Hello, everybody. Iím new here. Iíve been searching for a week for a current and up to date message board so I can talk to people who have gone through what Iím about to do. This is my story. About 2 years ago, I started having pain on the inside of my left ankle. It came and went, and I thought it was odd. No injury that I could recall. After I went to my PCP, she sent me to a podiatrist, who did cortisone injections. It improved for a while with a mix of over the counter orthotics (I wear Walkfit, and my right foot actually looks straighter, but didnít do much for my left foot). Eventually my PCP left both the practice and my health plan, so I was seen in the same office by this Dr who I later find out was not an MD but a doctor of homeopathy or something similar. Anyway, he basically told me I would have to wear orthotic shoes forever and flatly refused to refer me to an orthopedist. So I ditched him in a hurry. Long story short, I have found another PCP and have seen 3 orthopedists. The first one described to me a tendon repair, basically cut out the stretched part of the tendon and rejoin it. It seems to me from my research that he was either being condescending or thought I wouldnít understand, even after I told him Iím a medical technologist and know a little more about medicine than the average layperson. No mention of the long and painful recovery I have since learned about. I got my MRI on a CD from him and got a 2nd and 3rd opinions; the last 2 doctors agree about the tendon transplant, calcaneal osteotomy, lateral column lengthening and achilles tendon lengthening. The last doctor gave me a brace that is working very well so far.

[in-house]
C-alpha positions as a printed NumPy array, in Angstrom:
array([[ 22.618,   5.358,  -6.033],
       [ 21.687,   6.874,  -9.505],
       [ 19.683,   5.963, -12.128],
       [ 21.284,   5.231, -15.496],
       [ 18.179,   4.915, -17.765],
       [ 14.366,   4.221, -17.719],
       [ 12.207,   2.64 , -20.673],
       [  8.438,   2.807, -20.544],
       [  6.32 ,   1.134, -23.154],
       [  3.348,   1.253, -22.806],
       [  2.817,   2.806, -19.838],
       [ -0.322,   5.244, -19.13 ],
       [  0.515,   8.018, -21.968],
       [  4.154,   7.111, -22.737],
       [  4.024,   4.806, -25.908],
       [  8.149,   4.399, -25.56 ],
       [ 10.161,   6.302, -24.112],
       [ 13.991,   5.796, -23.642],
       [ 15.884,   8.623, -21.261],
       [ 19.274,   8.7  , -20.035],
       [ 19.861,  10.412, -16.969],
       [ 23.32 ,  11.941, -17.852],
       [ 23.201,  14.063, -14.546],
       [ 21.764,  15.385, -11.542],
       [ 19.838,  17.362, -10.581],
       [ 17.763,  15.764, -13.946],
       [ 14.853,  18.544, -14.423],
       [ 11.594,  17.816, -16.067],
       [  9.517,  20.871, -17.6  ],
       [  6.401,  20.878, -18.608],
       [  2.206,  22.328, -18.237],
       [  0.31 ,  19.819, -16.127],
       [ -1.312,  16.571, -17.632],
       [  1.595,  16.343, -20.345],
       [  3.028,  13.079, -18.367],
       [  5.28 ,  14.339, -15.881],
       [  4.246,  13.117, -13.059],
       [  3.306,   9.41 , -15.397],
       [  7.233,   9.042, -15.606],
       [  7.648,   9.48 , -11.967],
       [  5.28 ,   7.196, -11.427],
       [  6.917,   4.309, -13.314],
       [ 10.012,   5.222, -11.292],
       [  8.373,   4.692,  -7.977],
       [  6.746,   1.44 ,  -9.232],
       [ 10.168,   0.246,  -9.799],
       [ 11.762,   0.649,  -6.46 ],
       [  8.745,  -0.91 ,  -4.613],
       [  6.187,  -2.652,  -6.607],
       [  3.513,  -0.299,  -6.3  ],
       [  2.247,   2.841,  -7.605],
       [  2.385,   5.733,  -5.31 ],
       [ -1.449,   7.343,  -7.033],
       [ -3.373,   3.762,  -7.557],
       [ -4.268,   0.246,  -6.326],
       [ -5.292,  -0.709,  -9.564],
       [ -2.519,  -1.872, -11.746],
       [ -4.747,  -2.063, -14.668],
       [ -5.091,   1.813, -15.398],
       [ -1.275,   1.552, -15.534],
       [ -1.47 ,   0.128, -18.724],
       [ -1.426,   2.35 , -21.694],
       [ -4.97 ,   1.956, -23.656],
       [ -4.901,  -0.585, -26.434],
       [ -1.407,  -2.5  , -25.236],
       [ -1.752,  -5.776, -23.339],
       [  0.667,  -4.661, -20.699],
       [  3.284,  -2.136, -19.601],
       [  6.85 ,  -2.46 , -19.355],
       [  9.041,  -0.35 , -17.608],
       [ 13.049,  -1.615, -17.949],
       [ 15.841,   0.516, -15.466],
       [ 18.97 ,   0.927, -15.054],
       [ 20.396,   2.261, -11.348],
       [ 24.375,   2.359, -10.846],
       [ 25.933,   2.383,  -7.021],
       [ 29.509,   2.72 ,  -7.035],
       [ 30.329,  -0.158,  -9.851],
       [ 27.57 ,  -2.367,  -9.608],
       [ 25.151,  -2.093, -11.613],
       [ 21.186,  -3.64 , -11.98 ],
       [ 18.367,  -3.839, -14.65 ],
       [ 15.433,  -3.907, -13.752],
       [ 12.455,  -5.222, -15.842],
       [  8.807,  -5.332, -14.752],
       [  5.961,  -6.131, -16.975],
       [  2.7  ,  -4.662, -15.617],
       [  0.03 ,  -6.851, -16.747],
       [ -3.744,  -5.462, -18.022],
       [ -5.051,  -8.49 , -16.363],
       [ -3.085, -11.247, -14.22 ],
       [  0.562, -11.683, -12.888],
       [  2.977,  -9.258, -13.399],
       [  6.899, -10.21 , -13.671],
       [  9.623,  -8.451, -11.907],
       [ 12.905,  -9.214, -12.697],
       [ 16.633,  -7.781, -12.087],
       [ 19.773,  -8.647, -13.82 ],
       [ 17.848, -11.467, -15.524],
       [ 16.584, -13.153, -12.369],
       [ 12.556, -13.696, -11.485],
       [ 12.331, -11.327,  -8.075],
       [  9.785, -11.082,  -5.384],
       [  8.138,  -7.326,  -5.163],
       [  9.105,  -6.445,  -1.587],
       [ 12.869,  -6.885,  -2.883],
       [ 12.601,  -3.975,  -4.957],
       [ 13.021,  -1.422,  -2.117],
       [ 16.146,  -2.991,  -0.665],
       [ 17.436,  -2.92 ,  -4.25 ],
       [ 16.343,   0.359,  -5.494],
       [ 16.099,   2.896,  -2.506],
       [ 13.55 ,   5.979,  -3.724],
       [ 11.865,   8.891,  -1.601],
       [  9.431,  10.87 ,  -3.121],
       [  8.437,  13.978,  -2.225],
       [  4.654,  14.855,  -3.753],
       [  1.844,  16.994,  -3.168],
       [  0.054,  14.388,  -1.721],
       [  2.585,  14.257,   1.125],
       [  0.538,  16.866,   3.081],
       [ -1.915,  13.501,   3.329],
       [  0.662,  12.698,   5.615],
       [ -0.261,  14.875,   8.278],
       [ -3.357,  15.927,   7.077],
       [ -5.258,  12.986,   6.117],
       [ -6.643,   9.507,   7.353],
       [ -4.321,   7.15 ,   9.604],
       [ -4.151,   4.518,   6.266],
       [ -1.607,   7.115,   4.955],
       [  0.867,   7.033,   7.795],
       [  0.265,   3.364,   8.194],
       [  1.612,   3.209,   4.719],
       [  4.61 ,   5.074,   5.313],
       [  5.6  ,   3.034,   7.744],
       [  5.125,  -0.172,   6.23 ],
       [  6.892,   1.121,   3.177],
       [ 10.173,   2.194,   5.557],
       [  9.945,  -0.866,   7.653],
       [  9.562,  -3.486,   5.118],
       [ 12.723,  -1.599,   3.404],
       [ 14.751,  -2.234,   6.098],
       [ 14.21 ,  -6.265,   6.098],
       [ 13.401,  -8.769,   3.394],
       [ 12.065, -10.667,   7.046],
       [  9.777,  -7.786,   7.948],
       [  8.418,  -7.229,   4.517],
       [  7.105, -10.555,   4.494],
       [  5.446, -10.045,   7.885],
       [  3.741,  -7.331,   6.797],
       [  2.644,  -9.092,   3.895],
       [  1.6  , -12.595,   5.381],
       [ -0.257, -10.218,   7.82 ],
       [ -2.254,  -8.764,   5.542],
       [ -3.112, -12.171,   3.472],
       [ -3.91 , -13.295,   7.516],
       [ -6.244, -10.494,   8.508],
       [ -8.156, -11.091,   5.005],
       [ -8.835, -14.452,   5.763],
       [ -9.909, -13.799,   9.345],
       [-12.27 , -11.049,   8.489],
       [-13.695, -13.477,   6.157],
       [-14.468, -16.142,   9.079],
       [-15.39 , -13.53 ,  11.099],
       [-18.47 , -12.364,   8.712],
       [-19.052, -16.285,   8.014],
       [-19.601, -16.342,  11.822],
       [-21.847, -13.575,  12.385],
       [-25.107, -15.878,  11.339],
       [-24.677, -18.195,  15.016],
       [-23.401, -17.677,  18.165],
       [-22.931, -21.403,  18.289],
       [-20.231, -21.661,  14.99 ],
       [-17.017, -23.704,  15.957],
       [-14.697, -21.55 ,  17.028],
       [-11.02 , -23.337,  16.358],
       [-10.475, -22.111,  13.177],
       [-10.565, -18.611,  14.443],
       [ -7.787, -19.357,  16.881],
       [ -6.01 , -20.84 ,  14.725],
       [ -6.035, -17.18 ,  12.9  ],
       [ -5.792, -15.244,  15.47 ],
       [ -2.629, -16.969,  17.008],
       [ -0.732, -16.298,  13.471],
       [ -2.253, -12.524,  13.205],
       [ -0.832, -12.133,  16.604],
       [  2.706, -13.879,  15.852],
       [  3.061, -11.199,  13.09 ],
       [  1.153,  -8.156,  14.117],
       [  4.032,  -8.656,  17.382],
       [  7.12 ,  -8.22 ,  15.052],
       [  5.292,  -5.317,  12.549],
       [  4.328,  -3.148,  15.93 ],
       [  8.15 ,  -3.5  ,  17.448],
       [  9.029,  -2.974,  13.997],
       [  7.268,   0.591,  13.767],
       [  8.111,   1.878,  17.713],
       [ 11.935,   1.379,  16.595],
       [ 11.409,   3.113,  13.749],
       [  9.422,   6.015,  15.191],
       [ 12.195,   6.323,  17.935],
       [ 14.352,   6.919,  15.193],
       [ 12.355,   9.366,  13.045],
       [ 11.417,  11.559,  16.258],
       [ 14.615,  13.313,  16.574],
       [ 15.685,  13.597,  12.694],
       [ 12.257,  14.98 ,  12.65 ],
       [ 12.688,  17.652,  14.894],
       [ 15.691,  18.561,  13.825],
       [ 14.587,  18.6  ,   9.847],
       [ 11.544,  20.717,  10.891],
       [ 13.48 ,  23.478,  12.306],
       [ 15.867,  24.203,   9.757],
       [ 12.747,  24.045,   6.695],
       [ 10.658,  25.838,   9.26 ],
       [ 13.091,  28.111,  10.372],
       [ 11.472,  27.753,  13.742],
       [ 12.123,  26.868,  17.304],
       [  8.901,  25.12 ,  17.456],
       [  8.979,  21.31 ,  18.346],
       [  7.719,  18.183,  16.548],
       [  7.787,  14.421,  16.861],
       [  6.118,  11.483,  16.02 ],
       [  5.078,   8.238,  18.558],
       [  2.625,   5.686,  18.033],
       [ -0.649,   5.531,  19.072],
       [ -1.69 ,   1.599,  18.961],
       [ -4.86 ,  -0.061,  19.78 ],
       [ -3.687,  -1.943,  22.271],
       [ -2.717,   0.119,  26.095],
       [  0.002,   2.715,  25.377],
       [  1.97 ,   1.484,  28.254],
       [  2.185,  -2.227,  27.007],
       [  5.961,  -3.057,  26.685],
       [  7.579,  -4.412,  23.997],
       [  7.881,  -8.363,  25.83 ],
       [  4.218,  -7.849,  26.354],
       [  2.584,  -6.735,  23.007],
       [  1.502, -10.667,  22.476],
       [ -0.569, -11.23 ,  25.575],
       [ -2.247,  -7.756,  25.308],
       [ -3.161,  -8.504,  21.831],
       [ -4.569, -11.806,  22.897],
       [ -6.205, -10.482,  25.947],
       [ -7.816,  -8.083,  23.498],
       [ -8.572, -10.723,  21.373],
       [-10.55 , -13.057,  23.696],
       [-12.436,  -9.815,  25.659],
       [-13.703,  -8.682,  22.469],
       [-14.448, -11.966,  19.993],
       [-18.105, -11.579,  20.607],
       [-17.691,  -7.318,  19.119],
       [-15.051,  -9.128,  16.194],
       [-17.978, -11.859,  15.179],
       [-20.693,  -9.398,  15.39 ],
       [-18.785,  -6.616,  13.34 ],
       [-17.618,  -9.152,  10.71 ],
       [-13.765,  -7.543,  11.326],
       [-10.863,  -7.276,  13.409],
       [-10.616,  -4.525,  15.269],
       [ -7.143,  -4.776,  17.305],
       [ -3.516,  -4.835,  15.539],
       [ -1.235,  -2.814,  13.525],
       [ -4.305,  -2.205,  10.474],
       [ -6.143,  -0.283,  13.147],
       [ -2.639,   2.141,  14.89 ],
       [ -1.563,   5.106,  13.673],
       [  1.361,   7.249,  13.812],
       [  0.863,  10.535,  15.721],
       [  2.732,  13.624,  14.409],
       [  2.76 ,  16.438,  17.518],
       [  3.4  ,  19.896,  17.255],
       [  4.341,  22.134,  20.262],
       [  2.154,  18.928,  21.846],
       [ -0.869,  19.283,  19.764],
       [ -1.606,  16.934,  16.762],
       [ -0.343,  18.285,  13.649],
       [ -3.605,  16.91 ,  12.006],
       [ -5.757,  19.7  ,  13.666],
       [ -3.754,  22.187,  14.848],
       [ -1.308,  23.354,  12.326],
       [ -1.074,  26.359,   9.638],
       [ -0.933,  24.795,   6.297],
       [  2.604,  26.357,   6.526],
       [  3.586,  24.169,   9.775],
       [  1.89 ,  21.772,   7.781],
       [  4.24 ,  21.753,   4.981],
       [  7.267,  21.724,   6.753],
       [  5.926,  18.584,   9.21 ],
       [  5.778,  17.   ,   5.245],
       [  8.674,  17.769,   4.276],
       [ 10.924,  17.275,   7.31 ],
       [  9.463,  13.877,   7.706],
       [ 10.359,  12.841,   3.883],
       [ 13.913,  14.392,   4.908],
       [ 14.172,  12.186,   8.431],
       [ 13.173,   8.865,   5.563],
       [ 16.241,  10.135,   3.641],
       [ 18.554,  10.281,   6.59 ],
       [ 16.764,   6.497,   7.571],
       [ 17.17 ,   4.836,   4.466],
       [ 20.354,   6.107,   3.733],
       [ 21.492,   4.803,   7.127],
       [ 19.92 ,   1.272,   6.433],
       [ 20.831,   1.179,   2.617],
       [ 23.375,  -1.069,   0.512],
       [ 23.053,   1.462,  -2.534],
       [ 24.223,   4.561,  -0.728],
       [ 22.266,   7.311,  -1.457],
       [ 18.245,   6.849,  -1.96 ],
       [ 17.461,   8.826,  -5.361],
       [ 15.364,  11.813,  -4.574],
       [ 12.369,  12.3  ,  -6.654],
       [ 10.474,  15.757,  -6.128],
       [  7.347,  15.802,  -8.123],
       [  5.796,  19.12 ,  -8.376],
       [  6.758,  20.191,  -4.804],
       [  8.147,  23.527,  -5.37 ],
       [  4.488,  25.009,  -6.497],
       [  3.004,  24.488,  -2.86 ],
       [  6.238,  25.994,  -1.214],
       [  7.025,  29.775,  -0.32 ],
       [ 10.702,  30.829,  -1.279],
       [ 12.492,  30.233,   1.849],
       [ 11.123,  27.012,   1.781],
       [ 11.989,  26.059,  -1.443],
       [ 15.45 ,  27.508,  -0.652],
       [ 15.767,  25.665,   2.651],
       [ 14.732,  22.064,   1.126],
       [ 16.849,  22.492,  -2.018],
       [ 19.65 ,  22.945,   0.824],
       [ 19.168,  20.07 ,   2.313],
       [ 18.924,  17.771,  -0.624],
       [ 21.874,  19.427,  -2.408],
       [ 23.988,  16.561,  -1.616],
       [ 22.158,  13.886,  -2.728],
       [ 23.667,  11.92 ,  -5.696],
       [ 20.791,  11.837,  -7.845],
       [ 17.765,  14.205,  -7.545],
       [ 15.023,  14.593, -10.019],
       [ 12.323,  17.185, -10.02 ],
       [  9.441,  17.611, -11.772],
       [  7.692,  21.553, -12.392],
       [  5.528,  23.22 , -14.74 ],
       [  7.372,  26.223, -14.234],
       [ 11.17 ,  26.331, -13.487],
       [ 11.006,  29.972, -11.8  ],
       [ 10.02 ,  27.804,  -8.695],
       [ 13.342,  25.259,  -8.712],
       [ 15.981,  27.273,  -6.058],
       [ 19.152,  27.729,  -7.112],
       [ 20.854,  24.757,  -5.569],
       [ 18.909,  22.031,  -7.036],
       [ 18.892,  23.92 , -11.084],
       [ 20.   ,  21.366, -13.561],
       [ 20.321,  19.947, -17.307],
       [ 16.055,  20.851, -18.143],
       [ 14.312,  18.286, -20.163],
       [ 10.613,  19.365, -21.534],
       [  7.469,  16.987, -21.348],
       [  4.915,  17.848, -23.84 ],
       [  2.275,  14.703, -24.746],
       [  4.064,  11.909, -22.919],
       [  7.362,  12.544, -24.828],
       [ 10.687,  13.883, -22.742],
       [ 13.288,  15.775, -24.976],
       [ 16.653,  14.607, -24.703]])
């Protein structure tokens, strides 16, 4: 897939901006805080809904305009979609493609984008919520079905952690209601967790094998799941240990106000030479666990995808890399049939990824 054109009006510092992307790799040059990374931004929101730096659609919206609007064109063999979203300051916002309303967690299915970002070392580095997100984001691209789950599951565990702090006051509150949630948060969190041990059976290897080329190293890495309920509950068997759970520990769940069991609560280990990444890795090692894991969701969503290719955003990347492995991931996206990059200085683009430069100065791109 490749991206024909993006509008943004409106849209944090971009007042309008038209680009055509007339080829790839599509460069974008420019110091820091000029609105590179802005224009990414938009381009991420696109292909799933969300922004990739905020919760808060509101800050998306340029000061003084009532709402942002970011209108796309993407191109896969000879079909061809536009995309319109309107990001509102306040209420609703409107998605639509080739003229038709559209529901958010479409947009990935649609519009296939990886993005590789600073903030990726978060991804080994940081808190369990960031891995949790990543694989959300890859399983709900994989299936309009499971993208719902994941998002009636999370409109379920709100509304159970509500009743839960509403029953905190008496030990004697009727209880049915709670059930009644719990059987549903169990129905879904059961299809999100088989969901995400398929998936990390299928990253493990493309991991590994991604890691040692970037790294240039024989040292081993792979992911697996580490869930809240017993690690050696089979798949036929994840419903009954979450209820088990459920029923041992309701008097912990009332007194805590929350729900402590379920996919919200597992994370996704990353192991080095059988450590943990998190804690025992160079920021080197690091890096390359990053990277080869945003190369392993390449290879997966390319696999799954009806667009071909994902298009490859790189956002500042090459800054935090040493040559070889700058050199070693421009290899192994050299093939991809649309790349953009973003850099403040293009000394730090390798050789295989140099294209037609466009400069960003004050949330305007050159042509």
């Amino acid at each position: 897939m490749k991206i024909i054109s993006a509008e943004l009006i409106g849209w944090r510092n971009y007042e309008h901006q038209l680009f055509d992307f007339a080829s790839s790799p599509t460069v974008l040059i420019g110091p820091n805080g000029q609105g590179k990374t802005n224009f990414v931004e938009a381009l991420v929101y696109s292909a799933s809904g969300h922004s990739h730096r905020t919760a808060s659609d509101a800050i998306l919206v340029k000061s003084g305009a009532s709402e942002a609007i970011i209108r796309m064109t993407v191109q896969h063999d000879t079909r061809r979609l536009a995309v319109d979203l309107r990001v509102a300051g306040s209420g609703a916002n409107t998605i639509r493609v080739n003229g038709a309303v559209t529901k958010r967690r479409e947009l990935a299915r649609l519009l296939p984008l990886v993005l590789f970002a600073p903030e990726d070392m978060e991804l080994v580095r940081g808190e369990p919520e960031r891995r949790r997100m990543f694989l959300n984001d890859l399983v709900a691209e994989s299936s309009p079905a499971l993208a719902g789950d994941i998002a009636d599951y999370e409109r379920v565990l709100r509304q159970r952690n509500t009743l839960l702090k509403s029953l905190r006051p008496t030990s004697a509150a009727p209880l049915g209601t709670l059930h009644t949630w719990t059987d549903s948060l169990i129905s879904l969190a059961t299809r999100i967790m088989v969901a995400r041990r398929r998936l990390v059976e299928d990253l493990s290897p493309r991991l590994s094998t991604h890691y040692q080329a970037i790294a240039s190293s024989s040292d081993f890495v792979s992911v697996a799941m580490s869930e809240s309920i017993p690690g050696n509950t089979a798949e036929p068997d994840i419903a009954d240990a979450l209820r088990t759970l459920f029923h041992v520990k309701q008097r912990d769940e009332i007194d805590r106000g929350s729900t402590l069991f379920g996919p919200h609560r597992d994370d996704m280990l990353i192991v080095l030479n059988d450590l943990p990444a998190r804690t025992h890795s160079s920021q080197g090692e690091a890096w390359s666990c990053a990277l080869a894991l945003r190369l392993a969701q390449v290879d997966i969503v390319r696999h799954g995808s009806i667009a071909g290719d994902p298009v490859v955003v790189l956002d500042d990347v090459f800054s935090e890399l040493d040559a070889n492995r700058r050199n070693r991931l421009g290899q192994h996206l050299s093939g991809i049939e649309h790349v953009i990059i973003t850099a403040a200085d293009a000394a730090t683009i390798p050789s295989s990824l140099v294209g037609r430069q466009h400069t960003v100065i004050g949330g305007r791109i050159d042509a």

To the outside world, Iím taking this in stride; privately, Iím agonizing over this decision. Iím 47 years old, not that active, but at a healthy weight and in good health. I was diagnosed with Hodgkins lymphoma in 2004 and have been in remission for almost 5 years. So this is not the worst health news Iíve gotten. And still, with cancer you have no choice. With my foot I have to decide. While the pain is tolerable, and I can walk in sneakers, itís definitely beginning to affect my life. I have to think of where and how far I walk, the shoes I wear, also the drop of the arch has suddenly become more dramatic. The difference between the left and right feet is quite noticeable now. I donít have arthritis yet, but Iím told thatís what will happen next if left untreated. I live alone, in a 2 story house with 2 cats, which complicates matters. While I can count on a few friends to help me and possibly my elderly mom (who would be doing the cooking mostly, she canít drive), it seems itís going to be rough.